Next month sees the return of a classic, real-time strategy games which arguably made the genre mainstream and helped kick off a decade of tactical gaming that fans look back at with rose-tinted nostalgia goggles on. Command & Conquer is to its genre what the PlayStation was to consoles at the time: Big, loud and the reason why it was suddenly cool to hunker down in front of a computer as you threw waves of disposable soldiers at the enemy until they were either overwhelmed or ran out of bullets. A winning strategy!
In some absolutely nice news, next month’s release of remastered editions of the original Command & Conquer and Red Alert will also see the source code for the game made available to the wider community via Electronic Arts. Over on reddit, producer Jim Vessella detailed how EA is looking to keep the players invested in the game for the long-run, not with cosmetic DLC but rather with the tools that’ll allow them to mod the game, craft their own maps and even create their own units if they’re savvy enough to learn how to play with those assets.
“Since the announcement of the Remastered Collection, one of the top questions from the community has been if the game would provide Mod Support,” Vessella wrote.
Given the incredible C&C community projects over the past two decades, we appreciated how important this was going to be for the Remastered Collection. It’s time to finally answer the question around Mod Support, but it first requires the reveal of a special surprise for the community.
Today we are proud to announce that alongside the launch of the Remastered Collection, Electronic Arts will be releasing the TiberianDawn.dll and RedAlert.dll and their corresponding source code under the GPL version 3.0 license. This is a key moment for Electronic Arts, the C&C community, and the gaming industry, as we believe this will be one of the first major RTS franchises to open source their source code under the GPL.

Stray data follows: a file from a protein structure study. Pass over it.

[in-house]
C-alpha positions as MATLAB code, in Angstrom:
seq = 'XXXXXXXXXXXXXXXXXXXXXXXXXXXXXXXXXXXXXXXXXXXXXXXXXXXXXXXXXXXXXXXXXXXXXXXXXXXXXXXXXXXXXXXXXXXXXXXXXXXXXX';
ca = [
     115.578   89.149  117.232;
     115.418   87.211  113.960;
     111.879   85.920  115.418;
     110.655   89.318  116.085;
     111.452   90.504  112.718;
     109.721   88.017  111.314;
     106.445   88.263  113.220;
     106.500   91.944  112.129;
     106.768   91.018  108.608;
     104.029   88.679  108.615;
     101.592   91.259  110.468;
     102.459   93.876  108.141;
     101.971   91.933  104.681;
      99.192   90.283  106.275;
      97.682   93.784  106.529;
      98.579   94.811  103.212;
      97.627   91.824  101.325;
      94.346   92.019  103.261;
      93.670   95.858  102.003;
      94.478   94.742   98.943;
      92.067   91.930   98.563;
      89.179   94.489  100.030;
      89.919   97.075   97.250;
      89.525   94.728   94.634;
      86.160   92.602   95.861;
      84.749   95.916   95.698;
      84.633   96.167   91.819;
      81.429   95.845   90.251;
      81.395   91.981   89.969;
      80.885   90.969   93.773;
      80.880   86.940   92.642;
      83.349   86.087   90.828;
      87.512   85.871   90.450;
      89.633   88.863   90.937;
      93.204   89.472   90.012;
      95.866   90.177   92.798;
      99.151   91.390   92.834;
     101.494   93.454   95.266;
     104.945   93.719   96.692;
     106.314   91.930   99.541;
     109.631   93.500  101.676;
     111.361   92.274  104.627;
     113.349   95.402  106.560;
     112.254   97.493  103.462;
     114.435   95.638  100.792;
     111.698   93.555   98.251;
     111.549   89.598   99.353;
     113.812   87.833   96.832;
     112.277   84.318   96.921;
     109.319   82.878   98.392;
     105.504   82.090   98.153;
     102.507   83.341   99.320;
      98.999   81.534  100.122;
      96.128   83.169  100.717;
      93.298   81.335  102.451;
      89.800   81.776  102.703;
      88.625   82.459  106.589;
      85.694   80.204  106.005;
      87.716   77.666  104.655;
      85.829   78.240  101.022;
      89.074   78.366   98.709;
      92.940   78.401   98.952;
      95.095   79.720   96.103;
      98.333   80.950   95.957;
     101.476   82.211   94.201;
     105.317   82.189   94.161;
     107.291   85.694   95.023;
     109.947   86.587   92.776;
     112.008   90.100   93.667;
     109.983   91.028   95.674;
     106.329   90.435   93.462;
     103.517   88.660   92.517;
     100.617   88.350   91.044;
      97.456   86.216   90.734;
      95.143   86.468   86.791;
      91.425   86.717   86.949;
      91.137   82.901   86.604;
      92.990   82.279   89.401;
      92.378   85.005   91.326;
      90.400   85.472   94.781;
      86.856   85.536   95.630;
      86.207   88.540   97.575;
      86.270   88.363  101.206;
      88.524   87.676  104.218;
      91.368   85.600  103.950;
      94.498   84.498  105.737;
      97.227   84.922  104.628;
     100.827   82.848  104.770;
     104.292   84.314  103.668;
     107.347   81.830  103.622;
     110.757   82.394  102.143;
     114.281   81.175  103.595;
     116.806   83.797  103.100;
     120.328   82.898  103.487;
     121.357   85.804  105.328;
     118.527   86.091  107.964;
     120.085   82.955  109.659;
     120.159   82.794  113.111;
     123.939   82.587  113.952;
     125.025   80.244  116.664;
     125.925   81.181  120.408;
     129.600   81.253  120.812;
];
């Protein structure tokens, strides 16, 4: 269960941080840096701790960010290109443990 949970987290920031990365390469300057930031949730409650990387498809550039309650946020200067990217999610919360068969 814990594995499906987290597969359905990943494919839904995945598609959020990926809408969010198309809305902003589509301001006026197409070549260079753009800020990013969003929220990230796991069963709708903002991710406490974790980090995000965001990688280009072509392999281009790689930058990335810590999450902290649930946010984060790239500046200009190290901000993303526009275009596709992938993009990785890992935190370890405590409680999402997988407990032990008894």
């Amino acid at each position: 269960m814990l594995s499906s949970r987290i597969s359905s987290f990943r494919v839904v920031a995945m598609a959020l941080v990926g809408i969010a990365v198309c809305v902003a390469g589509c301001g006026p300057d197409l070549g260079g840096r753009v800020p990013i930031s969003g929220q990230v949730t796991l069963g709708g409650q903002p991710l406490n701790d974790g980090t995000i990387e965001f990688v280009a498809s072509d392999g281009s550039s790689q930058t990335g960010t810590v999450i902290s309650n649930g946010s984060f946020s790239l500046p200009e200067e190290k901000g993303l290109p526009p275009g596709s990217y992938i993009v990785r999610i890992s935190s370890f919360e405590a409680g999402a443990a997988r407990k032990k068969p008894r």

It’s worth noting this initiative is the direct result of a collaboration between some of the community council members and our teams at EA. After discussing with the council members, we made the decision to go with the GPL license to ensure compatibility with projects like CnCNet and Open RA. Our goal was to deliver the source code in a way that would be truly beneficial for the community, and we hope this will enable amazing community projects for years to come.
According to Vessella, mod support and the map editor are already live and will result in plenty of fan creations being available come launch day. And one amazing new unit to boot. “Along with the inclusion of a new Map Editor, these open-source DLLs should assist users to design maps, create custom units, replace art, alter gameplay logic, and edit data,” Vessella explained.
The community council has already been playing with the source code and are posting some fun experiments in our Discord channel. But to showcase a tangible example of what you can do with the software, Petroglyph has actually created a new modded unit to play with. So we asked a fun question – “What would the Brotherhood of Nod do if they captured the Mammoth Tank?” Well, one guess is they’d replace the turret with a giant artillery cannon and have it fire tactical nukes! Thus the Nuke Tank was born.
This is a unit which is fully playable in the game via a mod (seen in the screenshot above), and we hope to have it ready to play and serve as a learning example when the game launches.
EA usually gets a ton of flack for some fan-unfriendly practices, but it’s kind of nice to seem them going the extra mile to make the return of Command & Conquer that much sweeter for veterans and newcomers. Nice move, EA. Nice move.
Last Updated: May 21, 2020